29 Aug 2012 2 Comments
As my fall garden season approaches, my mind is filled with visions of splendor. With a freshly tilled garden, I can see my plants grow lush and full, their bounty promising a fruitful harvest. What do I want to grow this year? More important question is what do I want to eat?
Pumpkins. Or should I say, homemade pumpkin pie. The kids and I are set on pumpkins this year, both at home and school, so those babies are first on the list. Second? Beans, of course. Who doesn’t love beans? And onions–but not in adjoining beds. No. These two do not care for each other and will not yield the fabulous crop of my imagination. Why not?
They’re not good companions in the garden and companion planting is KEY when it comes to organic gardening. What is it and why do we do it? In a nutshell–or bean pod–it’s organizing your beds according to plants that help one another and steering clear of those combinations that don’t. For more details, my friends have Companion Planting have explained it pretty well:
Companion planting is based around the idea that certain plants can benefit others when planted next to, or close to one another. It exists to benefit certain plants by giving them pest control, naturally without the need to use chemicals, and in some cases they can give a higher crop yield.
Generally, companion planting is thought of as a small-scale gardening practice, but it can be applied on larger-scale operations. It has been proven that by having a beneficial crop in a nearby field that attracts certain insects away from a neighboring field that has the main crop can prove very beneficial. This action is called trap cropping.
While companion planting has a long history, the benefits of companion planting have not always been understood. Traditional recommendations, for companion planting have been used by gardeners for a long time, but recent tests are proving scientifically, that they work.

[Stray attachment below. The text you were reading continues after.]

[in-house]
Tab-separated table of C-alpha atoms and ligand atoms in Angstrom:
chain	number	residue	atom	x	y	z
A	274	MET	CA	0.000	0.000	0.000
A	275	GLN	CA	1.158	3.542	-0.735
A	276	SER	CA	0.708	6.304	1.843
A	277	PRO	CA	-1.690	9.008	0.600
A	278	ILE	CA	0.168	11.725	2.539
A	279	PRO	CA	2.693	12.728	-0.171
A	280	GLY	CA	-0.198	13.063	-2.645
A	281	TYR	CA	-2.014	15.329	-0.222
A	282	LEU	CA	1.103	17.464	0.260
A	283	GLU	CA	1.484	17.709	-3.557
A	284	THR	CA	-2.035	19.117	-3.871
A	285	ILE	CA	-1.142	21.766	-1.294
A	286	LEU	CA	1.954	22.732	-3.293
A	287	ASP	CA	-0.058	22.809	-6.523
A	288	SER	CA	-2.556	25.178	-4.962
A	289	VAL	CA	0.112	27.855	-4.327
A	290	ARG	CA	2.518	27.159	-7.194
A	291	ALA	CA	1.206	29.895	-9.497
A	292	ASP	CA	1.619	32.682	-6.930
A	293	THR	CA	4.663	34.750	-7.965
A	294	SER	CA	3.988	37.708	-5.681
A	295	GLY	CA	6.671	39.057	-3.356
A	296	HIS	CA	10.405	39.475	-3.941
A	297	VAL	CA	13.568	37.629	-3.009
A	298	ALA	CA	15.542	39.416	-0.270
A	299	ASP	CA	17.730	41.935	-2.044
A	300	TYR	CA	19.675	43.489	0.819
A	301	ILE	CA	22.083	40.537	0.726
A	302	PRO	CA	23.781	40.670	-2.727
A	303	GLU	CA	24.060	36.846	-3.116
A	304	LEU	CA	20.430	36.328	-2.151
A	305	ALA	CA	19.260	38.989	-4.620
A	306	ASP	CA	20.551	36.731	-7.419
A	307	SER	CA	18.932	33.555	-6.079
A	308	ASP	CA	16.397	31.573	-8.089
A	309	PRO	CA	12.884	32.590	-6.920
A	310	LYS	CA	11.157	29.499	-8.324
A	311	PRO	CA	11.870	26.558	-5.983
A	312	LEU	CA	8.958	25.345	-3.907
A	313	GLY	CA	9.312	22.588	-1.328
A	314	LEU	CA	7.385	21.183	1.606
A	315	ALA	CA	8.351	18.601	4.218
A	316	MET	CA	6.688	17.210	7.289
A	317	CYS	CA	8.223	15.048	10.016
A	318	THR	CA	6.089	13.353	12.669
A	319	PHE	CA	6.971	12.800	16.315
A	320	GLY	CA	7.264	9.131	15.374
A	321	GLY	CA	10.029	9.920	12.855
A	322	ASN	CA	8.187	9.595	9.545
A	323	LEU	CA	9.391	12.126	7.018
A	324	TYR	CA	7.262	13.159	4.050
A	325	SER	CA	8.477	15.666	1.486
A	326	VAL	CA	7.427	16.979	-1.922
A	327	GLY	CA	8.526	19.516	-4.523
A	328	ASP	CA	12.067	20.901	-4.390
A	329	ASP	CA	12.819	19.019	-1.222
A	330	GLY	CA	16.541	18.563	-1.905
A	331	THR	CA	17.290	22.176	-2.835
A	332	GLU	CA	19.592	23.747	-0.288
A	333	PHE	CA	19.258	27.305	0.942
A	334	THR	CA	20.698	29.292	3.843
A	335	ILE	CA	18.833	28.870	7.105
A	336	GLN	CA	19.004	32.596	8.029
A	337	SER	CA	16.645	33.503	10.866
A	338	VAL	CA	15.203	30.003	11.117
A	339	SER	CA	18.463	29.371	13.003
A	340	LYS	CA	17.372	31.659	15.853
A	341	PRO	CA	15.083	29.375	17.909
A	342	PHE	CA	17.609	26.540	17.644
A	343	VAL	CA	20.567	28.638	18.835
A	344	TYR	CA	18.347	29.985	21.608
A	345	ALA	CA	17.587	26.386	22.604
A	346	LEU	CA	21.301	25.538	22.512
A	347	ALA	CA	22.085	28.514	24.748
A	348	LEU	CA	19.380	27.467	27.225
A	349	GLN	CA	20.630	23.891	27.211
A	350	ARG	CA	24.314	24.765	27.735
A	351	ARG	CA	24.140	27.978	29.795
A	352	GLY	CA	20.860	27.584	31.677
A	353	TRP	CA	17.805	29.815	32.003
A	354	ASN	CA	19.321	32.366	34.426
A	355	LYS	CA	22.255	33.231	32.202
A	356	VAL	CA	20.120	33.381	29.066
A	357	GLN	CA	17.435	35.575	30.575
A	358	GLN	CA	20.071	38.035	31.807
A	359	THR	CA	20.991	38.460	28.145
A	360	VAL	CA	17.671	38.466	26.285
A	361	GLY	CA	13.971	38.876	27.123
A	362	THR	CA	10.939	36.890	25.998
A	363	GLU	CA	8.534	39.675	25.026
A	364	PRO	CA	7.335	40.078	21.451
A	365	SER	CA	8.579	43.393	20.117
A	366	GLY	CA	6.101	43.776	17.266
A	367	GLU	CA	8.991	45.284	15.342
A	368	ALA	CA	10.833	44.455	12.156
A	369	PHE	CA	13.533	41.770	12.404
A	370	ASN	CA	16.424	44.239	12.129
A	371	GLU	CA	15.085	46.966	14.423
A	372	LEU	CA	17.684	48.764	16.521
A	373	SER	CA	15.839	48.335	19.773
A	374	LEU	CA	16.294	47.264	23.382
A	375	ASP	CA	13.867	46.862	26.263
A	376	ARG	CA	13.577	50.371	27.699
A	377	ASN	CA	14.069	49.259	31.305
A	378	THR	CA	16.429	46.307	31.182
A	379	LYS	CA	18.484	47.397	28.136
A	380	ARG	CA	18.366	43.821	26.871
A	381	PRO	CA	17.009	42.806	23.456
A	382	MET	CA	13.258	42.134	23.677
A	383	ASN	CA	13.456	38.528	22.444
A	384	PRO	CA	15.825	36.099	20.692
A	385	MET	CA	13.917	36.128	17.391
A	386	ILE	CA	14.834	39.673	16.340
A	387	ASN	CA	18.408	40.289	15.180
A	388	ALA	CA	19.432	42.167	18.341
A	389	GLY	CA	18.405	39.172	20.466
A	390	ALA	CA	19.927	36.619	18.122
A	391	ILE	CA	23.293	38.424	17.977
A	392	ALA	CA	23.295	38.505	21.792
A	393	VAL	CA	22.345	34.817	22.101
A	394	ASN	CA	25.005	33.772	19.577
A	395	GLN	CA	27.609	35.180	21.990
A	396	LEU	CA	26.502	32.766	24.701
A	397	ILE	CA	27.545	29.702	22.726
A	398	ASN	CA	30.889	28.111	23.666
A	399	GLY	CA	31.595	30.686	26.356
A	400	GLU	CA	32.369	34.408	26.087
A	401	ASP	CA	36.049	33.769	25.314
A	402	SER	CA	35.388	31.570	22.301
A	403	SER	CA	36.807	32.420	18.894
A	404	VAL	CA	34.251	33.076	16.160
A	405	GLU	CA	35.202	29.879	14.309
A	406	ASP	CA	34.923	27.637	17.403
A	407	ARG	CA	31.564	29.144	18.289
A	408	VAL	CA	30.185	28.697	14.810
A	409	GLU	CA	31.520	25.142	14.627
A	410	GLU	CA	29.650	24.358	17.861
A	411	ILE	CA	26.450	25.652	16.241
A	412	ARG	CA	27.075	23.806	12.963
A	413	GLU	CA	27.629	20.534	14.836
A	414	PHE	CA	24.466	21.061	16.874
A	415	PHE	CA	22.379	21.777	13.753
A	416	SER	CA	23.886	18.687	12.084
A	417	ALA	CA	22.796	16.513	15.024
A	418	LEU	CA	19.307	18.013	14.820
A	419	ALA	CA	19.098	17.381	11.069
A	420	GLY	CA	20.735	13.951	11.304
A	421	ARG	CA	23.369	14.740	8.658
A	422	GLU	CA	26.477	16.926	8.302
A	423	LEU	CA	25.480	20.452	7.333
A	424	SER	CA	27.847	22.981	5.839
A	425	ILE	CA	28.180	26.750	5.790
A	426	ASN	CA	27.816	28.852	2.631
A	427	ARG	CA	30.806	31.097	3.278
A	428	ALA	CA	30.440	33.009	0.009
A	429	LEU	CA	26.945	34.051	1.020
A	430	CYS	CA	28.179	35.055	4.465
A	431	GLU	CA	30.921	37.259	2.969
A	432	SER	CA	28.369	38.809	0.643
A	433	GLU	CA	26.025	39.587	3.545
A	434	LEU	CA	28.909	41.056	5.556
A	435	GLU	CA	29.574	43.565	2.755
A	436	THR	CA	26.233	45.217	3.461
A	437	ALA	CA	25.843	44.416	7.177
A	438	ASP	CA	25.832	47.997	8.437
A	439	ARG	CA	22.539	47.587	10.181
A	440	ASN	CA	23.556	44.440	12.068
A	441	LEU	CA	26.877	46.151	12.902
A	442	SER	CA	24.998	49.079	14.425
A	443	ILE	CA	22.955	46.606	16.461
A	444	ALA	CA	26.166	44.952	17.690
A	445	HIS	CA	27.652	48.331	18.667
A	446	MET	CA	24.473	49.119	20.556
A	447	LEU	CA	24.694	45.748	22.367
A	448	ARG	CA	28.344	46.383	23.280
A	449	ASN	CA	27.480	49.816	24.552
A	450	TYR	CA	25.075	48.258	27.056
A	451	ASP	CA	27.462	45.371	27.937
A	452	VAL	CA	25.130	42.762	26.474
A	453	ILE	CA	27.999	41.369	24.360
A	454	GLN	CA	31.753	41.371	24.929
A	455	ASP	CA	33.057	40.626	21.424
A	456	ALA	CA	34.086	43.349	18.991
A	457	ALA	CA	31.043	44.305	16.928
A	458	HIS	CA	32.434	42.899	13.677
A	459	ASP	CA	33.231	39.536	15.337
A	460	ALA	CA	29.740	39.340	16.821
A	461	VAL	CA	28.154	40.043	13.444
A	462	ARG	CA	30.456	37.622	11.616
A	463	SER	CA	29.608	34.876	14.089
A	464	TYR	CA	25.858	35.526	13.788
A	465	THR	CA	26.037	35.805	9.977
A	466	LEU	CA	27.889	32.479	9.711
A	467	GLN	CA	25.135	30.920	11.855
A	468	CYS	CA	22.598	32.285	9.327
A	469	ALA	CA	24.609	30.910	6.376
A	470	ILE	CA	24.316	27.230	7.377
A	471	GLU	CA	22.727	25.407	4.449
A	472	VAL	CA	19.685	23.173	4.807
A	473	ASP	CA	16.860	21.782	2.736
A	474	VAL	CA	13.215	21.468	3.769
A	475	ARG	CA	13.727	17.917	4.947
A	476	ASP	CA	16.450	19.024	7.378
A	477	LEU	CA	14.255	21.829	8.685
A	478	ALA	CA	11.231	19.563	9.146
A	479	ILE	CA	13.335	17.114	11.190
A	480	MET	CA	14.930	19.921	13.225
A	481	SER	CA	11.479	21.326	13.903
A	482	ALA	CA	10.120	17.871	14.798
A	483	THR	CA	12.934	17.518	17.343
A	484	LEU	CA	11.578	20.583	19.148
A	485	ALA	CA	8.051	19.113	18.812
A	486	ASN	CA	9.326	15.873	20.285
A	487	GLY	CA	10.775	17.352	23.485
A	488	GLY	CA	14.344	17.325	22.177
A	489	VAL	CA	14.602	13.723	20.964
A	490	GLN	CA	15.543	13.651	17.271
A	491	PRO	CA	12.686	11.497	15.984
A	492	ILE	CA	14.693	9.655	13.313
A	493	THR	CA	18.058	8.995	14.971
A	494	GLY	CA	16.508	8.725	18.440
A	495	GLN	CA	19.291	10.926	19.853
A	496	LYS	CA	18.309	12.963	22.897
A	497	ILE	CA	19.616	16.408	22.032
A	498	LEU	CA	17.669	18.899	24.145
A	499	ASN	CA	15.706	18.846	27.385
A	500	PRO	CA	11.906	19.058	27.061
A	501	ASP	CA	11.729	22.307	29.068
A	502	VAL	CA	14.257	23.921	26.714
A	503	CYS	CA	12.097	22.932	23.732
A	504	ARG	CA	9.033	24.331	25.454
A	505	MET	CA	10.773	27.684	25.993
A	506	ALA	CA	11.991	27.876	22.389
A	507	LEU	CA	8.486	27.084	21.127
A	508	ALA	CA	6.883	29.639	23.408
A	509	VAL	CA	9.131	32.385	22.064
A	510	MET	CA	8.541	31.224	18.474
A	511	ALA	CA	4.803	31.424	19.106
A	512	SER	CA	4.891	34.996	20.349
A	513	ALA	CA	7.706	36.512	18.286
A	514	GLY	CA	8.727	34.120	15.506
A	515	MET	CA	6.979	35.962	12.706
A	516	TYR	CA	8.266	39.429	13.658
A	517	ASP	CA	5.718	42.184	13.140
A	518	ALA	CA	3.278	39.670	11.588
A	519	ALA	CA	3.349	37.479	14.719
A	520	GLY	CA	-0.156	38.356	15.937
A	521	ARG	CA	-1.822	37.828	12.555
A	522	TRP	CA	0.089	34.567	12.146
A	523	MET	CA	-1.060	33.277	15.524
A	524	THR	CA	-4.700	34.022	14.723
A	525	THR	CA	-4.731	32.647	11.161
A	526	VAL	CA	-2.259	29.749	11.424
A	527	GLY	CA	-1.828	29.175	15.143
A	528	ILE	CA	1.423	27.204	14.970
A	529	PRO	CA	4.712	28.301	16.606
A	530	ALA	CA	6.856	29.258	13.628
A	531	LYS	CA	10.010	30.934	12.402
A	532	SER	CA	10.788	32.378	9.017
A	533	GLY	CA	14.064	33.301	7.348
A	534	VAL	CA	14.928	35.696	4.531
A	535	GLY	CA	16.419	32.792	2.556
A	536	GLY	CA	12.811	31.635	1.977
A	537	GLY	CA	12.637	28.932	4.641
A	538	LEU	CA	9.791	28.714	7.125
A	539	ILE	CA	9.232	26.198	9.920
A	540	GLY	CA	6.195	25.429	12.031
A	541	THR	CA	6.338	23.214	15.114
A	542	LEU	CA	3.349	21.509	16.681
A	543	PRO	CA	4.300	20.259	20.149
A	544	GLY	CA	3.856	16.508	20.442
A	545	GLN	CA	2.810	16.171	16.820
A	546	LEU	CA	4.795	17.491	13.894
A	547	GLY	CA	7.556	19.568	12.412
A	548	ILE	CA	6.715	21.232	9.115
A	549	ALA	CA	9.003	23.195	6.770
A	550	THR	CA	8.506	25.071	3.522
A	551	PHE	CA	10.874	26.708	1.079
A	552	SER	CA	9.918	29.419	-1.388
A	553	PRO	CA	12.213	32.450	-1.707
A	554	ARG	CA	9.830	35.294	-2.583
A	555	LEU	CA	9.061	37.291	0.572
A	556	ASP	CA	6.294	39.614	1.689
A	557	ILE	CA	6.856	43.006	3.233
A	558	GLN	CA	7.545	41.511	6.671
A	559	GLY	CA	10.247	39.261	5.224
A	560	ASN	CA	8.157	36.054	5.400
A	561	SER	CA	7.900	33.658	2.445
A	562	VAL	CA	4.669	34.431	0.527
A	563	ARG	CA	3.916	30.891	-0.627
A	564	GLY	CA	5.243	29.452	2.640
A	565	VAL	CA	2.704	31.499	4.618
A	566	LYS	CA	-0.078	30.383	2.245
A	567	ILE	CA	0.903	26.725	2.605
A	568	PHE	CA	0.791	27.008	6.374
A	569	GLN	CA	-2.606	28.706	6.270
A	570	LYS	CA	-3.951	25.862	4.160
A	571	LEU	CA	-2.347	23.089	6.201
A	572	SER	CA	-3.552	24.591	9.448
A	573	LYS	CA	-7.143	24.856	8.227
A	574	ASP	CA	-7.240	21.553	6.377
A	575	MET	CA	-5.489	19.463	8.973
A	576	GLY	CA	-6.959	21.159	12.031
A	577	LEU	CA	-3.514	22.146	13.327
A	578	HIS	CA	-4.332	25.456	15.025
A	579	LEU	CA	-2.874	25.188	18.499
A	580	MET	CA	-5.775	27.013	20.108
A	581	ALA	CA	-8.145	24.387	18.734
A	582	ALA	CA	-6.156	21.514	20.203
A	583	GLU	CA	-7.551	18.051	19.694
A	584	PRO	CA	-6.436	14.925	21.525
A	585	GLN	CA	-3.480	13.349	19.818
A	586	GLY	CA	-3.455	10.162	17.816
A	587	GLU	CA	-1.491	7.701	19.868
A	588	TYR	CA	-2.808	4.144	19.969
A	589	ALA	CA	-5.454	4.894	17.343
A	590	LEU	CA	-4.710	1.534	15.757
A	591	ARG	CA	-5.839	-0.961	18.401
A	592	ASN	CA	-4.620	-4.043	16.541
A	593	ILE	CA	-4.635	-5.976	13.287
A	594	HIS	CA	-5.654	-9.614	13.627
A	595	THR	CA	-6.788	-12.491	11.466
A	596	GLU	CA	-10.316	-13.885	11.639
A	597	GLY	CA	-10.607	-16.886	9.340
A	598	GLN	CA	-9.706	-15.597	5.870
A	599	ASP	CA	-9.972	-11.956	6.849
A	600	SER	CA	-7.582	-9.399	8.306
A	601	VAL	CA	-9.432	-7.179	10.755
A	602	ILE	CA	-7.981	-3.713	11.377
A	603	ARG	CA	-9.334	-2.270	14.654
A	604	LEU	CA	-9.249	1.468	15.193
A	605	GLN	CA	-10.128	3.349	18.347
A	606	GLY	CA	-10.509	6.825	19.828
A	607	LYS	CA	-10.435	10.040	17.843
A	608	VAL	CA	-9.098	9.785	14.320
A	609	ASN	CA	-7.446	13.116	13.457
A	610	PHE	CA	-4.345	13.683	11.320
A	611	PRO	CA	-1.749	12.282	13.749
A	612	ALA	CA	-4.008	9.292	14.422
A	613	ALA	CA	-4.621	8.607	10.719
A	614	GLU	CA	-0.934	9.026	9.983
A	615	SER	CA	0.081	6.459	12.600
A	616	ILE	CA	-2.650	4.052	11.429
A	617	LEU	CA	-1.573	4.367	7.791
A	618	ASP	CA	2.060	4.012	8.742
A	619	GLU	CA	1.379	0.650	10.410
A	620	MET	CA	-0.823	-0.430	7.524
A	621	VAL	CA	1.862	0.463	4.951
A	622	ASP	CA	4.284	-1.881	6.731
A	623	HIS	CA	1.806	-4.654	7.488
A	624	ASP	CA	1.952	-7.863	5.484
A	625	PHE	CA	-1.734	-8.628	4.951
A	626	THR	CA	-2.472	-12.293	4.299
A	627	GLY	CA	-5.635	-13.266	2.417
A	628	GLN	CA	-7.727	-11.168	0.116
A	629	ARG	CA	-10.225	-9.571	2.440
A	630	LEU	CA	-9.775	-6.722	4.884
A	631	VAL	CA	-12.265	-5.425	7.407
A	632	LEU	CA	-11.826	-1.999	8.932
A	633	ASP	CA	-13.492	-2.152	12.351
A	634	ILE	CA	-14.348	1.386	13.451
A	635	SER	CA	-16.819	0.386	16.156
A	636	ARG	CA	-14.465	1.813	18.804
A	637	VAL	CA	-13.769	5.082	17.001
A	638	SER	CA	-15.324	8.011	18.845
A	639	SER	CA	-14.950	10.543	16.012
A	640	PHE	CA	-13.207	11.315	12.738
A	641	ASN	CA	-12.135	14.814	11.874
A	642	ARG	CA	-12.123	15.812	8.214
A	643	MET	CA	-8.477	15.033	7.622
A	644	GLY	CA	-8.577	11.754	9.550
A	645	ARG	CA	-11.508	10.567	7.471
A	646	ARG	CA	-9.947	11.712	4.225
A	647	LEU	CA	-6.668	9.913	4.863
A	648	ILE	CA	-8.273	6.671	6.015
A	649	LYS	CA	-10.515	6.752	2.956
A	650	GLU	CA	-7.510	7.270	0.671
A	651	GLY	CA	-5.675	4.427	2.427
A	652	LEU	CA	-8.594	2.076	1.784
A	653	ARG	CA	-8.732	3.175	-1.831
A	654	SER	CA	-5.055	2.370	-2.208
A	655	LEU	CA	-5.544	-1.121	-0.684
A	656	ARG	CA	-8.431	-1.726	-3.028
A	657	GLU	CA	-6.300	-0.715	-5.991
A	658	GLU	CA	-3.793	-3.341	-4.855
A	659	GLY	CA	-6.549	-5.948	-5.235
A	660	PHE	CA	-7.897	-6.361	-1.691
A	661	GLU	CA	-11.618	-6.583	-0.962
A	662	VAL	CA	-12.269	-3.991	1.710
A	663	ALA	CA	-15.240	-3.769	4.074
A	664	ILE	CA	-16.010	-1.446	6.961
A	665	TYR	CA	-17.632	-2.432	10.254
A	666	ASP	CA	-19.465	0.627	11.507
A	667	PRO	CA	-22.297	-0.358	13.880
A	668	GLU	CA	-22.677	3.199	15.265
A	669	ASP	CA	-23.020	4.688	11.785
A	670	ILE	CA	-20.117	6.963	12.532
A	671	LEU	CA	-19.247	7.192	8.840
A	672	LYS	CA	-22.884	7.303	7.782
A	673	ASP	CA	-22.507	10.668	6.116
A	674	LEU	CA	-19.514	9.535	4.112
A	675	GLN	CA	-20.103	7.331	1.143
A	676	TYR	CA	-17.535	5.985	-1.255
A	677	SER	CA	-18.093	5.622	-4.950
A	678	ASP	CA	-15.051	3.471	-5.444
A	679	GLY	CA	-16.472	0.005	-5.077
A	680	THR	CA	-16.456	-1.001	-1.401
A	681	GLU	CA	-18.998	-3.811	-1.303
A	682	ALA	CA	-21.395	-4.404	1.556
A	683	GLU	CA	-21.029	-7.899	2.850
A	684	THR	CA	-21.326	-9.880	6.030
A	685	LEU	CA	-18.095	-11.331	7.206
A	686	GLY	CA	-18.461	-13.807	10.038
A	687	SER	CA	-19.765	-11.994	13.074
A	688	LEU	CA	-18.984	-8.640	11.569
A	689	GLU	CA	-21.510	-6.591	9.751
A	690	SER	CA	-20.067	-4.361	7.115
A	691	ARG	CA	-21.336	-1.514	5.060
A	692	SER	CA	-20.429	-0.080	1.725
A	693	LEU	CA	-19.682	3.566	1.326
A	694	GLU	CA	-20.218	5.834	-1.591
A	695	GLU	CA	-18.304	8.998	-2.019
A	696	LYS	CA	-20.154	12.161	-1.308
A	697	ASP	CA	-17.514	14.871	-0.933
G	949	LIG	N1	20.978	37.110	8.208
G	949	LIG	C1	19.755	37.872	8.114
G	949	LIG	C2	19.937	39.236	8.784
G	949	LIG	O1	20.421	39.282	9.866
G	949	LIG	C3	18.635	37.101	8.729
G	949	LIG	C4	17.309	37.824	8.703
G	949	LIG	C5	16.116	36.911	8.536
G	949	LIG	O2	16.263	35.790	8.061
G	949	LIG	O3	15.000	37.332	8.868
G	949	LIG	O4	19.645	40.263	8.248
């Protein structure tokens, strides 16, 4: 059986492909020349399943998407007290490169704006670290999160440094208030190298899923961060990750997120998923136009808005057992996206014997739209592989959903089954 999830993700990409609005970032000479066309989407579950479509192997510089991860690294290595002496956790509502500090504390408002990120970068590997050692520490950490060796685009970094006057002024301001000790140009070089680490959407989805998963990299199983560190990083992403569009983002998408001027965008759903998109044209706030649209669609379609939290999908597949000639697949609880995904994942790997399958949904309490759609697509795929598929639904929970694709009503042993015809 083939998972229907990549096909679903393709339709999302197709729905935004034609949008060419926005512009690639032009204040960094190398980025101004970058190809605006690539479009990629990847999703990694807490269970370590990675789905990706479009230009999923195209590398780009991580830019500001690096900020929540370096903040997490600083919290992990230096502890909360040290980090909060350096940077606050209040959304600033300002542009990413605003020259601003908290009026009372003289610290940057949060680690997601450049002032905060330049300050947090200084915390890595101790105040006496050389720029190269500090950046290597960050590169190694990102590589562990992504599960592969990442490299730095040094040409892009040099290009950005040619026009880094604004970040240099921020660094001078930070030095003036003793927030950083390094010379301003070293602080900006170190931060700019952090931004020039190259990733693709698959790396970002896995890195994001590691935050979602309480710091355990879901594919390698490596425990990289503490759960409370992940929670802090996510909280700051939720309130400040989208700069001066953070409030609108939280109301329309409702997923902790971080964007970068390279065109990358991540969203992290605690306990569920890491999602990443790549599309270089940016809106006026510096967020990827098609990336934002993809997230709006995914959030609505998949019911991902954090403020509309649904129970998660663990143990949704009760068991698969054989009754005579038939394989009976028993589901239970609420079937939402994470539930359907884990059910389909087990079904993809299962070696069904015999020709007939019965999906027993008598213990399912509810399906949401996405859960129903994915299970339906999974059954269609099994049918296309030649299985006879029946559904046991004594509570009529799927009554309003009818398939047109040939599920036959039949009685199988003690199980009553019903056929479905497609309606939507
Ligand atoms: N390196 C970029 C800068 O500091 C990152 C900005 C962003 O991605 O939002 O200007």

Other ways that companion planting can be beneficial is to plant a crop like any Legumes, on an area where it will feed nitrogen into the soil, then it will not be necessary to use any chemical fertilizers for the next crop. (Corns and beans are excellent companions.)
The African marigold, along with other plants, are well-known for companion planting, as they exude chemicals from their roots or aerial parts that suppress or repel pests and protect neighboring plants. (My roses love marigold!)
Companion planting also exists in a physical way. For example, tall-growing, sun-loving plants may share space with lower-growing, shade-tolerant species, resulting in higher total yields from the land. This is called spatial interaction, and can also yield pest control benefits, for example, the presence of the prickly vines is said to discourage raccoons from ravaging sweet corn.
Another type of companion planting is called Nurse cropping, where tall or dense-canopied plants may protect more vulnerable plants through shading or by providing a wind break. For example, oats have long been used to help establish alfalfa and other forages by supplanting the more competitive weeds that would otherwise grow in their place. In many instances, nurse cropping is simply another form of physical-spatial interaction.
Beneficial habitats-sometimes called refugia—are another type of companion planting that has received a lot of attention in recent years. The benefit is derived when companion plants provide a good environment for beneficial insects, and other arthropods, especially those predatory and parasitic species that help to keep pest populations in check. (Ladybugs are super-beneficial insects, too!)
So as you contemplate your next crop, take companion planting into account and organize accordingly. It really will make a difference, particularly when it comes to alleviating trouble spots. From bugs to weeds, companion planting is the way to go. And anything that takes the “work” out of gardening is a friend to me. For an idea of who likes who in the garden, check out their complete list of companion plants.